The World Bank announces important details in its report on Iraq

The World Bank announces important details in its report on Iraq

Posted, 05/28/2021 21:15:10

The World Bank announces important details in its report on IraqA senior expert at the World Bank, Wael Mansour, revealed, on Thursday, important details in his report on Iraq.

Mansour said in a televised interview, “Negative growth of the national product reached 10%, which is one of the worst growth that we see after 2003, and we attribute it to the drop in the oil price, the OPEC Plus agreement, which reduced oil production, and the Corona pandemic that hits many sectors, including services, religious tourism, and others.” .
He pointed out, “a sharp decline in financial resources, and the government has taken harsh measures, including the reduction of all spending outside wages and salaries, and we have seen a sharp decline in public investment and social benefits and all programs that can support growth and reduce poverty and a sharp decrease in it.”
Mansour stressed, “The World Bank is very interested in the factor of growth and sustainable growth, the need for diversification and job creation outside the oil sector, and a basic necessity for women’s participation in the labor market, given that Iraq is among the lowest in the world in this aspect.”
And he indicated that “if Iraq is able to achieve policies and involve women in the labor market 2.
2.5 billion dollars as a result of burning gas associated with the extraction of oil and losses in agriculture and water.”
Mansour continued, “The solutions to Iraq’s problems have become a large structure that accumulates from one government to another, and the solutions are not easy and not immediate, and we are talking about problems in the public sector, electricity and infrastructure, and a very small banking sector that does not exist. And it is not supportive of the public sectors.” And he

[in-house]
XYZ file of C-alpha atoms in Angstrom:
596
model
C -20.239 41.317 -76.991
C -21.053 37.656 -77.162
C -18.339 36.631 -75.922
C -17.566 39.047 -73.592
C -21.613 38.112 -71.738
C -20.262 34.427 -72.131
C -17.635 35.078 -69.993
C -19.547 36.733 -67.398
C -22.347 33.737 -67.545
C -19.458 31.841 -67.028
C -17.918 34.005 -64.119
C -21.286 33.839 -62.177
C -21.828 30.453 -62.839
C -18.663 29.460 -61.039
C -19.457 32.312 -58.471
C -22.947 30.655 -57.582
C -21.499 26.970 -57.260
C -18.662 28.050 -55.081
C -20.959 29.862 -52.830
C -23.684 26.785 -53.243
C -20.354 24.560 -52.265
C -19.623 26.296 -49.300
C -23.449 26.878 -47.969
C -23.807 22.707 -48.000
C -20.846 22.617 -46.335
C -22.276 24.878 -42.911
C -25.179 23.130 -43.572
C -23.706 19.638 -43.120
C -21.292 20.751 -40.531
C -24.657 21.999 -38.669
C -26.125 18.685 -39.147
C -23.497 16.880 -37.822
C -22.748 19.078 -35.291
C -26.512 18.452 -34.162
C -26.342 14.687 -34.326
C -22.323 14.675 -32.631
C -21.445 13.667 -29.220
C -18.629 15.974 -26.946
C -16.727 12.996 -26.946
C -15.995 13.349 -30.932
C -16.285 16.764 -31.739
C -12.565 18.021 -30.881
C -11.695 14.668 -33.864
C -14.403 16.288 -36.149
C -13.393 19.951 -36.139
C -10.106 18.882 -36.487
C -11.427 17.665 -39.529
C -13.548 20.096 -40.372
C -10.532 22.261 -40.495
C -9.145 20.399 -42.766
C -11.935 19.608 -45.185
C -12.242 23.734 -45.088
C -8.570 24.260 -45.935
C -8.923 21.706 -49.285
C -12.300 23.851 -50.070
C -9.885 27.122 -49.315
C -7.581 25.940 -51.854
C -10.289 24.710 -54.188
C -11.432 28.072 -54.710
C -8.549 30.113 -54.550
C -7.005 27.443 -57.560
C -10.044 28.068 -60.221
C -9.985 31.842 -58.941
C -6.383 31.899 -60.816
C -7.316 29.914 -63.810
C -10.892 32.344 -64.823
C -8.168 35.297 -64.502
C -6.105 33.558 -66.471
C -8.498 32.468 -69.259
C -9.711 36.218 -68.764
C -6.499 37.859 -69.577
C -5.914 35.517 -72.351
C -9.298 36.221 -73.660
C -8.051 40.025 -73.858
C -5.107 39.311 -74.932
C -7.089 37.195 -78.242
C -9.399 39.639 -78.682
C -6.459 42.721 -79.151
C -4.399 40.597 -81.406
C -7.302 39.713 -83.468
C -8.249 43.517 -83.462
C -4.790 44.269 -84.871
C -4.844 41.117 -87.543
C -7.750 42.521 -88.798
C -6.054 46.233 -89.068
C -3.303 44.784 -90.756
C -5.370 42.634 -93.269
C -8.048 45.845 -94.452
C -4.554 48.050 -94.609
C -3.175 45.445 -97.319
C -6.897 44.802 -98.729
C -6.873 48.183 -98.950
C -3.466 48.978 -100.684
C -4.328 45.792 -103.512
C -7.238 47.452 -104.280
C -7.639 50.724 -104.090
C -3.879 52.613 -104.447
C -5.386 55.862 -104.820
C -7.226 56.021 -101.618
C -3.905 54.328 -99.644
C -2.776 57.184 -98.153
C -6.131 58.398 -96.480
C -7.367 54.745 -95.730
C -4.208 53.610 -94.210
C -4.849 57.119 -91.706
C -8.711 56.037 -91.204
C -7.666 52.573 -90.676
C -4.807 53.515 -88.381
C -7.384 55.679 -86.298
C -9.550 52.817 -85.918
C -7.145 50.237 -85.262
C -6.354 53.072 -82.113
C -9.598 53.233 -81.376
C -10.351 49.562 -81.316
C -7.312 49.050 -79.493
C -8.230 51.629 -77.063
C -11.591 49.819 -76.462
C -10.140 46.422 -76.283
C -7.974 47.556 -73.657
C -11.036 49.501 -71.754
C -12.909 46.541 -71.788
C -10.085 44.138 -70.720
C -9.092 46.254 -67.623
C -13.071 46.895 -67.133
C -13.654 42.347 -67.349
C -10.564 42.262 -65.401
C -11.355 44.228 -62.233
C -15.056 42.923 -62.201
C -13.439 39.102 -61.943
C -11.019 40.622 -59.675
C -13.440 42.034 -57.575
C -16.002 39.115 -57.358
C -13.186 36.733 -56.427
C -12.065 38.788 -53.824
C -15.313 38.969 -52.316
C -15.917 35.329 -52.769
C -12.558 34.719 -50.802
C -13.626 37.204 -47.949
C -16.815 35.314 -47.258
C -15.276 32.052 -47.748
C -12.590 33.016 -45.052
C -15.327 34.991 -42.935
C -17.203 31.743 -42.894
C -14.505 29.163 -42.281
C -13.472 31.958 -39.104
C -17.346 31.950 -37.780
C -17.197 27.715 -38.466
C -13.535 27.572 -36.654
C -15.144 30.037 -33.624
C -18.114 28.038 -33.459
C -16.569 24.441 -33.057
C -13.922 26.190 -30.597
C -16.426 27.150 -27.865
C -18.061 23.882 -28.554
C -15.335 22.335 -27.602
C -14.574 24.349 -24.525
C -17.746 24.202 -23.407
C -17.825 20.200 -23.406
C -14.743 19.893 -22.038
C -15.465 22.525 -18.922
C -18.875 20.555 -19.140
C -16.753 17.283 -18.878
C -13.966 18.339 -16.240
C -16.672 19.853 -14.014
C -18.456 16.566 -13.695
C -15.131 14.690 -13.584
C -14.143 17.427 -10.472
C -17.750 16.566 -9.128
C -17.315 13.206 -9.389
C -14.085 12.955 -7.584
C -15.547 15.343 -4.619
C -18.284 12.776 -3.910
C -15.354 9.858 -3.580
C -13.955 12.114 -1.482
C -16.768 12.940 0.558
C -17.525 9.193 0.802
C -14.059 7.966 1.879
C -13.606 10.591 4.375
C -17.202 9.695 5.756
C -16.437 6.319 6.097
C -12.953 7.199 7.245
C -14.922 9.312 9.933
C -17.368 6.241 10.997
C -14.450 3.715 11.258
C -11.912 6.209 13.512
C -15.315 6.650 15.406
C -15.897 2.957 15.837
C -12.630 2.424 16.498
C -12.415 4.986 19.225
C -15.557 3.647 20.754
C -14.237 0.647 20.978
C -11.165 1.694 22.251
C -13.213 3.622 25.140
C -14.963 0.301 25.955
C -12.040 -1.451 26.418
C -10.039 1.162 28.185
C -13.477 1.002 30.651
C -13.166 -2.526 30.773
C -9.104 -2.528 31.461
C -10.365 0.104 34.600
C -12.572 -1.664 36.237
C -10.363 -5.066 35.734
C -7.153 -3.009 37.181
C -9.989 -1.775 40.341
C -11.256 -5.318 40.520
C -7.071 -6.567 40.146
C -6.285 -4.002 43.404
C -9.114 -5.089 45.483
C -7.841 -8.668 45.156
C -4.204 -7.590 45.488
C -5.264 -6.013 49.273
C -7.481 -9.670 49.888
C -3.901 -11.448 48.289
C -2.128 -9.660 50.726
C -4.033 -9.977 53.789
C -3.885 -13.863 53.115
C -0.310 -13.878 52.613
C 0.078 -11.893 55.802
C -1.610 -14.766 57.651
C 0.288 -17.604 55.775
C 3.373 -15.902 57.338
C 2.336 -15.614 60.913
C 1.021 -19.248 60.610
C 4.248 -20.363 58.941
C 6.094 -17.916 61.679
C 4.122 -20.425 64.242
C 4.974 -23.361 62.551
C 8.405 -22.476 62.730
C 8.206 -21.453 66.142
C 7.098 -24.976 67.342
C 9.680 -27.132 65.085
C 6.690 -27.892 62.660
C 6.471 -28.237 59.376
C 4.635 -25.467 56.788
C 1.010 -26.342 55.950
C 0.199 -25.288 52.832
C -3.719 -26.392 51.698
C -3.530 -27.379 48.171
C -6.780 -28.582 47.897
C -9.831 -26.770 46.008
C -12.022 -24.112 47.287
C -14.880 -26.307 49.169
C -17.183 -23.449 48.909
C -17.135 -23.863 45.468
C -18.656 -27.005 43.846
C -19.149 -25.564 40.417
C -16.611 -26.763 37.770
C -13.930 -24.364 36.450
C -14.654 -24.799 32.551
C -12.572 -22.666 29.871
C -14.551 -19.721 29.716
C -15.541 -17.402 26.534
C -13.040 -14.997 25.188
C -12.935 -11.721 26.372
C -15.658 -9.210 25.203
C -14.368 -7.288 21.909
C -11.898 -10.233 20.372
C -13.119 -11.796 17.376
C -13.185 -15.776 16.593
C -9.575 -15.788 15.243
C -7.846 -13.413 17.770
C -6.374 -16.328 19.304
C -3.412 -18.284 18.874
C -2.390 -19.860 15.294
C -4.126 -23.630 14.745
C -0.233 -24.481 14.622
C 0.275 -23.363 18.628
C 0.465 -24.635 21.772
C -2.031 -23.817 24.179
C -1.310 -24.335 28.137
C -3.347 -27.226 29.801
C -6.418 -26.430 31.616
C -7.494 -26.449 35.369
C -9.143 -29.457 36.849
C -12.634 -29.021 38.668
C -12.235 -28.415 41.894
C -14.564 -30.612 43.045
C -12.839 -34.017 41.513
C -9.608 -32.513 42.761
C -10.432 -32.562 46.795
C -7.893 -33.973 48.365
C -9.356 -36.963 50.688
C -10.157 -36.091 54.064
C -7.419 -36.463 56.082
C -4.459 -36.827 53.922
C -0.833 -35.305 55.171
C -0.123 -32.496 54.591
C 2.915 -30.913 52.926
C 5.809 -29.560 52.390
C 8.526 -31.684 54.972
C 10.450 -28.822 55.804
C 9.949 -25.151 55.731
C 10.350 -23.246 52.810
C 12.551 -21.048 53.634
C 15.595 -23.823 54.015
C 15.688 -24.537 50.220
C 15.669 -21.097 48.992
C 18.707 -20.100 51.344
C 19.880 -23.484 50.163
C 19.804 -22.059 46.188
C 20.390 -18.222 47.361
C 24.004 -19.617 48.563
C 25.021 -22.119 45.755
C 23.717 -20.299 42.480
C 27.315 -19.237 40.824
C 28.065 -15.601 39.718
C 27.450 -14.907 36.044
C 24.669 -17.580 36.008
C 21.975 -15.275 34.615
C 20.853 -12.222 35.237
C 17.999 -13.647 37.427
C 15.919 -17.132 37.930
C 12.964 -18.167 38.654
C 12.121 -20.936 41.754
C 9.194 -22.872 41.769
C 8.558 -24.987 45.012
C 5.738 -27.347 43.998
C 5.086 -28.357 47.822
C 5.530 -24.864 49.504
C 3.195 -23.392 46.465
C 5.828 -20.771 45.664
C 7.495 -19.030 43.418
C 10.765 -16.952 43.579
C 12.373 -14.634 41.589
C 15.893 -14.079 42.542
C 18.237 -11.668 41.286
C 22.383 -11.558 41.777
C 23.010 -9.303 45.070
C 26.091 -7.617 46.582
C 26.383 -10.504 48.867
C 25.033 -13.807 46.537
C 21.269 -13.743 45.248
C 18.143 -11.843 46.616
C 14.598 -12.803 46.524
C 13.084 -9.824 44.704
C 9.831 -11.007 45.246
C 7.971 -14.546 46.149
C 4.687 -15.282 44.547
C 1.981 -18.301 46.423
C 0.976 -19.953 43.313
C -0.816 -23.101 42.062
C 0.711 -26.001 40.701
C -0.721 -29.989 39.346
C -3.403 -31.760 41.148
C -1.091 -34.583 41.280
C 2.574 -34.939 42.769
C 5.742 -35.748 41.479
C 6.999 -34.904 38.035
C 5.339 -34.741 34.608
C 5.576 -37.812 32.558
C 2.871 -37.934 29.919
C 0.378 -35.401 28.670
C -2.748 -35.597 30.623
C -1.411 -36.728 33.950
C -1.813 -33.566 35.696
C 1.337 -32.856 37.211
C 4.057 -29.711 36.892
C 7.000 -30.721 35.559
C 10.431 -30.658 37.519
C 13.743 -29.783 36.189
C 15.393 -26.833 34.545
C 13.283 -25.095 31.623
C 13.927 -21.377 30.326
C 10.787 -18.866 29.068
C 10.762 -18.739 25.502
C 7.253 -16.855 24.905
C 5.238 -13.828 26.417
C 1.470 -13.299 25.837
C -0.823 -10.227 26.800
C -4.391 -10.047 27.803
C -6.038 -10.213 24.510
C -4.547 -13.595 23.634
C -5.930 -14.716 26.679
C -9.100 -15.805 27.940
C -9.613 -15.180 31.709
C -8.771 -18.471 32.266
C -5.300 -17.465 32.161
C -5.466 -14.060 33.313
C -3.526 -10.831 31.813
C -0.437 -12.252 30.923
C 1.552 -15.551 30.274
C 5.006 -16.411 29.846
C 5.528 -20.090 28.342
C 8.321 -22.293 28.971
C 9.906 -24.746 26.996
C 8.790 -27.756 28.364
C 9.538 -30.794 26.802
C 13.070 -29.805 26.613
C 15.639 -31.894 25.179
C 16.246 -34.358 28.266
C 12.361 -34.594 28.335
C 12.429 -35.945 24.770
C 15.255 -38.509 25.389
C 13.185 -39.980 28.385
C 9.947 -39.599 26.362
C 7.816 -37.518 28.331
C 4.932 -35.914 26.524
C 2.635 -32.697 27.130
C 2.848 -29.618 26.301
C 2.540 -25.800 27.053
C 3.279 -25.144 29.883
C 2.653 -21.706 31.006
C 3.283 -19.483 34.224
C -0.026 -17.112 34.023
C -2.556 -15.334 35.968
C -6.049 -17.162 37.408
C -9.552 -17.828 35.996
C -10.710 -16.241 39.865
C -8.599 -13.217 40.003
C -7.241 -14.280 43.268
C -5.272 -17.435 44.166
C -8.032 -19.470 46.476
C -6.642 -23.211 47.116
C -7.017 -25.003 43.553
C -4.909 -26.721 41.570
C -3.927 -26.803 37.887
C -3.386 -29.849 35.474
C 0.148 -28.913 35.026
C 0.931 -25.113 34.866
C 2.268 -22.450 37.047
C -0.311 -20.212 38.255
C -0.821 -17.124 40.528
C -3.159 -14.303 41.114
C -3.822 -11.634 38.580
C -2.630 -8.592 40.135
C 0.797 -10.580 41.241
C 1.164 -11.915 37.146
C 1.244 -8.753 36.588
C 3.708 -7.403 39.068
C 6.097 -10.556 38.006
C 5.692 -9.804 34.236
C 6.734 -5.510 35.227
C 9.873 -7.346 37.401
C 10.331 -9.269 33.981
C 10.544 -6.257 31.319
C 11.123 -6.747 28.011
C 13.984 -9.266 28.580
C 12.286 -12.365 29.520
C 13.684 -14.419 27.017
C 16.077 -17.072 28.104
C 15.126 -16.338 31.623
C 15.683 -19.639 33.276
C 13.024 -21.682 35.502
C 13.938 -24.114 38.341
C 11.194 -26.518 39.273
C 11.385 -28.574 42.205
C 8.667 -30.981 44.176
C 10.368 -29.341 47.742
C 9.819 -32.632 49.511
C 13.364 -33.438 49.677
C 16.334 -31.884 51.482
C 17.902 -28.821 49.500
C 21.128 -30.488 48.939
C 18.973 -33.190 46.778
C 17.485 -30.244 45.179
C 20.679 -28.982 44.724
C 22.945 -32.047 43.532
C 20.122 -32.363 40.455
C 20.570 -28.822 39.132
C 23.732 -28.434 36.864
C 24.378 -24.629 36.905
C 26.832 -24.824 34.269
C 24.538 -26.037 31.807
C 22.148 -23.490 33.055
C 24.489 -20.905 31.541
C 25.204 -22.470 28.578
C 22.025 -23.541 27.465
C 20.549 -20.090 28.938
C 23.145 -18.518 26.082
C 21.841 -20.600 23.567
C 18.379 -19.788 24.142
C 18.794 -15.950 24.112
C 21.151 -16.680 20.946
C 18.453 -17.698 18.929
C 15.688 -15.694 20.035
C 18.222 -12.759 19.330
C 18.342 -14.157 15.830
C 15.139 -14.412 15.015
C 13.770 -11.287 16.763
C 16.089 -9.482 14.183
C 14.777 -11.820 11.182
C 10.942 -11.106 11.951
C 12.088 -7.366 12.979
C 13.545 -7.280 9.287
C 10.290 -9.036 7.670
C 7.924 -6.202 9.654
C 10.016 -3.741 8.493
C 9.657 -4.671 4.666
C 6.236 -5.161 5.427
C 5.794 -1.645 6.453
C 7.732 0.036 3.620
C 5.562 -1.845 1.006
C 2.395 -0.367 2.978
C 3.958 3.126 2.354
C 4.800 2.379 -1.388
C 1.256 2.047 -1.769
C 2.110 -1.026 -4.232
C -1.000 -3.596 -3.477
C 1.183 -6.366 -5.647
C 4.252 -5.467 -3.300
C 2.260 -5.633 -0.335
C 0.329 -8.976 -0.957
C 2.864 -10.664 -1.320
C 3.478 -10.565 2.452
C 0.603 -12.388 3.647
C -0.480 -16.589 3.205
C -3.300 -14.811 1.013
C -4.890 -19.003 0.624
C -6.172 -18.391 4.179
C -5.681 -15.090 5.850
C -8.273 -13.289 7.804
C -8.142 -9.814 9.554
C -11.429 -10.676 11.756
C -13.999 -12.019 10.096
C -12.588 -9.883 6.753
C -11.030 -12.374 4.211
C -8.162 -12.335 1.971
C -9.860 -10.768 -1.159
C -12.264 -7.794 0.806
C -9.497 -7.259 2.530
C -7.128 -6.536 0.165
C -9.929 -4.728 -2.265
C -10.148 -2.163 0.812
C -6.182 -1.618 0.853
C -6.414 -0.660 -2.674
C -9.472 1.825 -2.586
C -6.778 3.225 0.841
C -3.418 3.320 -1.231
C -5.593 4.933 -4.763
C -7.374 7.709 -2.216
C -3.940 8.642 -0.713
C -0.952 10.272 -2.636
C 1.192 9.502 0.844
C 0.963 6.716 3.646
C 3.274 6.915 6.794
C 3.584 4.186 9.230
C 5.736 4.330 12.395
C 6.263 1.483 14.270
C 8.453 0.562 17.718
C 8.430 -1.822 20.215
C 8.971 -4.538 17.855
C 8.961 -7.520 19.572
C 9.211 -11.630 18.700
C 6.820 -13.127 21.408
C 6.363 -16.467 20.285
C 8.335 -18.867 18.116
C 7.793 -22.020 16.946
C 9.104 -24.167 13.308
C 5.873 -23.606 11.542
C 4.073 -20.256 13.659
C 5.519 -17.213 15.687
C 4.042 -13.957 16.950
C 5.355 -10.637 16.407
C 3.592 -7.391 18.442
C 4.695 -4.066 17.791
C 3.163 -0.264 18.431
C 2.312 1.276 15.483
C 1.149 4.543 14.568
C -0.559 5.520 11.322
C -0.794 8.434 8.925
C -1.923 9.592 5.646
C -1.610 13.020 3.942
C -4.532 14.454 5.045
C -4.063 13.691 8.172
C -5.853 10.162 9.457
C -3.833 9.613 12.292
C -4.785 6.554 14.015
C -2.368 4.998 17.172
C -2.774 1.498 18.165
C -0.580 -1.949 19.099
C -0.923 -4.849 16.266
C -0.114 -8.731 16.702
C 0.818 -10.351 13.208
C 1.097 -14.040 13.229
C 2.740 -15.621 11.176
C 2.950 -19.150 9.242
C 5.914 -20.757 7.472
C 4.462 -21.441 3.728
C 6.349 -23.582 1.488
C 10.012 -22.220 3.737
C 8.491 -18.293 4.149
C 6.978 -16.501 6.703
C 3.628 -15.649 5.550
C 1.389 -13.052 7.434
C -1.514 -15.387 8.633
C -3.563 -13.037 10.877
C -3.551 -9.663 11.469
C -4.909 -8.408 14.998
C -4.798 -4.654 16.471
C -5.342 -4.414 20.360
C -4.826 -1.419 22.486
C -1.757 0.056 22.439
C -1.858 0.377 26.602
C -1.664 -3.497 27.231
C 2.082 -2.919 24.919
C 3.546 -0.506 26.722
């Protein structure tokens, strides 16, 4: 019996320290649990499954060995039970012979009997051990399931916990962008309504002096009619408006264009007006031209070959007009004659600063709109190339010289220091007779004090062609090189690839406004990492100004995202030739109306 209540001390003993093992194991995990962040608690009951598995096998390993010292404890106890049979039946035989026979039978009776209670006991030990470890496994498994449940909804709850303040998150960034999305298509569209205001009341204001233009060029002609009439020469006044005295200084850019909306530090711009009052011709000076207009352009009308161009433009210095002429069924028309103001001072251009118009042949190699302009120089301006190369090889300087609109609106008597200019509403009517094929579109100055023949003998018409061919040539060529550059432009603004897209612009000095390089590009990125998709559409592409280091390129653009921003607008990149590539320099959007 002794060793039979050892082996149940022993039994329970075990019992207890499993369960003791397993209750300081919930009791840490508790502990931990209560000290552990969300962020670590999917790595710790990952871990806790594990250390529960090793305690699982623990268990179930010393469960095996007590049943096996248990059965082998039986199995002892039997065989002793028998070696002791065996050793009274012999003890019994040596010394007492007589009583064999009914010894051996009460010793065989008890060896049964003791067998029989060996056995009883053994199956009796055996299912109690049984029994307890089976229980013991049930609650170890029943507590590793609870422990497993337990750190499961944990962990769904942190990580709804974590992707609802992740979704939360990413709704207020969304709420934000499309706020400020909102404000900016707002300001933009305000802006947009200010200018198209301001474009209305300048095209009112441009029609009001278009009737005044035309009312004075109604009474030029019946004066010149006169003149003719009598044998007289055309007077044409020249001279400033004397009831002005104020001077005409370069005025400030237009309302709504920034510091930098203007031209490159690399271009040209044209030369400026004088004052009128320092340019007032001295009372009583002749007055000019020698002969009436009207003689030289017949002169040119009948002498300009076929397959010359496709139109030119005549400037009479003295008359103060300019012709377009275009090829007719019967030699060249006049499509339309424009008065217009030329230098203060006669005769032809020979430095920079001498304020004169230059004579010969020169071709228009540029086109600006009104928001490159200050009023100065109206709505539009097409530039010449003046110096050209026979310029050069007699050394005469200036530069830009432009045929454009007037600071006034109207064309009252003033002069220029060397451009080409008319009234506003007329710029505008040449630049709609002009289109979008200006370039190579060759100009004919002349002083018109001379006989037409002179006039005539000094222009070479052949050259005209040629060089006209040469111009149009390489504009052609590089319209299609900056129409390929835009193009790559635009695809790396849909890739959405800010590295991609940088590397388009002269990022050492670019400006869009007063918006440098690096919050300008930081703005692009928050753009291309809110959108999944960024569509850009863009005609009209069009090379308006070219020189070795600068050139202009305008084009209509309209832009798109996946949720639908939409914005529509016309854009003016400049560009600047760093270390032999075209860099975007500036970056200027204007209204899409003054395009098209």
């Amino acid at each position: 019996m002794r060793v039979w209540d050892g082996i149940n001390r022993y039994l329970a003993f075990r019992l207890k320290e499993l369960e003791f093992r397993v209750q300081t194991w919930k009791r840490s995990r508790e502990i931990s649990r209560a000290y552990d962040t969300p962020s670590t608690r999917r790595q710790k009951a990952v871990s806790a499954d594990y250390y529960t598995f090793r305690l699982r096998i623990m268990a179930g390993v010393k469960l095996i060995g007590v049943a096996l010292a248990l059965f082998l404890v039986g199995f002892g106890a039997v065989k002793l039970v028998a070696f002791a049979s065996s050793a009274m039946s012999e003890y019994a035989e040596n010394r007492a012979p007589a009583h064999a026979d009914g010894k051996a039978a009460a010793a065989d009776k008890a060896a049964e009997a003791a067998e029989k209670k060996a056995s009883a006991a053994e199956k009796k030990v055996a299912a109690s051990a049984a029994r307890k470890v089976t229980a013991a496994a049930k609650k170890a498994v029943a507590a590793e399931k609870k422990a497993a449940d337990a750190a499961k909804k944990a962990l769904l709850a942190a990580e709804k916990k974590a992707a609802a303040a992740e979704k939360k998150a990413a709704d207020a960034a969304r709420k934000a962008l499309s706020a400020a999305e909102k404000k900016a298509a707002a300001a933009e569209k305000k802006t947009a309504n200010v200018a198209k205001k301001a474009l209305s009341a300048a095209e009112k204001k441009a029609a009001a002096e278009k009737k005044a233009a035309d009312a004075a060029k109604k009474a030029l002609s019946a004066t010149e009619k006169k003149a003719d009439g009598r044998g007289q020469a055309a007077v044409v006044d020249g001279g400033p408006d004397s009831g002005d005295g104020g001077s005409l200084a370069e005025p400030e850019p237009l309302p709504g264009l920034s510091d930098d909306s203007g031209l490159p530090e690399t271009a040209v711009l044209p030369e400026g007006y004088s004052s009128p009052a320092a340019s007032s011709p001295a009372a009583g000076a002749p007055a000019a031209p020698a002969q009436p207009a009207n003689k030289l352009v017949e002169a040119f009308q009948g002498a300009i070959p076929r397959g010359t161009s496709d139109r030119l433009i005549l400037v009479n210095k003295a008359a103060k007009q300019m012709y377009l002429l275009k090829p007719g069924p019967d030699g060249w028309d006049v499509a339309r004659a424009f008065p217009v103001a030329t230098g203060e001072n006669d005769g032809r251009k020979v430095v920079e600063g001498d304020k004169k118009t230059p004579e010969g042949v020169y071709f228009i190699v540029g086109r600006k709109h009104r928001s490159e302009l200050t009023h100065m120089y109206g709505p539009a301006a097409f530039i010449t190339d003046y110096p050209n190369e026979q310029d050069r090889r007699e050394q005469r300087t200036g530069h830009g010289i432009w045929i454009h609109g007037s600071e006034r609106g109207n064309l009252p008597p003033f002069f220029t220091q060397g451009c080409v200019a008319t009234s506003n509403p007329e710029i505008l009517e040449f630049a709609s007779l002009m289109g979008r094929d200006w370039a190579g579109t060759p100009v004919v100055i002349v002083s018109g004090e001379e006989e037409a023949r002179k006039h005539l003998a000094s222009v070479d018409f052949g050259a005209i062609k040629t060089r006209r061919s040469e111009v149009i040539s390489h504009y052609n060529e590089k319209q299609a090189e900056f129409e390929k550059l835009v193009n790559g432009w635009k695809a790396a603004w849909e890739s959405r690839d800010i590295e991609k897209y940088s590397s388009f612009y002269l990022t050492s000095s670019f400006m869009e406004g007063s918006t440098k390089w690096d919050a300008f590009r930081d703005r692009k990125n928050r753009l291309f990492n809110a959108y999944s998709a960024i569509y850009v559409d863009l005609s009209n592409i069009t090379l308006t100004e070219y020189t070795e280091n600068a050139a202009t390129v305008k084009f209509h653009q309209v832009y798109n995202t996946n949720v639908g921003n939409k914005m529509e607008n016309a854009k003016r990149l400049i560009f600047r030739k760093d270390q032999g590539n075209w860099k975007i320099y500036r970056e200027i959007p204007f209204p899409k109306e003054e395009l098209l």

noted, “We are aware of the importance of the current government’s white paper, which diagnoses with such accuracy and danger, and rings an alarm bell for the Iraqi economic situation and says that the solution is not immediate, and there must be short-term measures, and all reforms require a pause and a political decision in the first place.”
Mansour concluded, “Not diving into these reforms means recurring problems from one government to another with the low exchange rate of the dollar against the Iraqi dinar,” adding, “We do not set conditions on Iraq, but rather offer advice to increase imports, and with the improvement of the oil price, it is a good look, but it hides 3 risks.” The first is the political and security risk that overthrows all economic recovery and the risk of fluctuations in the oil price and may drop to 50 or 40 dollars per barrel. The other danger is the absence of reform and the failure to implement the white paper, which means a loss of 11 billion dollars for Iraq.

The expert at the World Bank stressed that “reforms affect salaries, electricity, social protection networks and other government-supported aspects,” noting that “the e-government puts Iraq in the back ranks in terms of corruption and management efficiency.”

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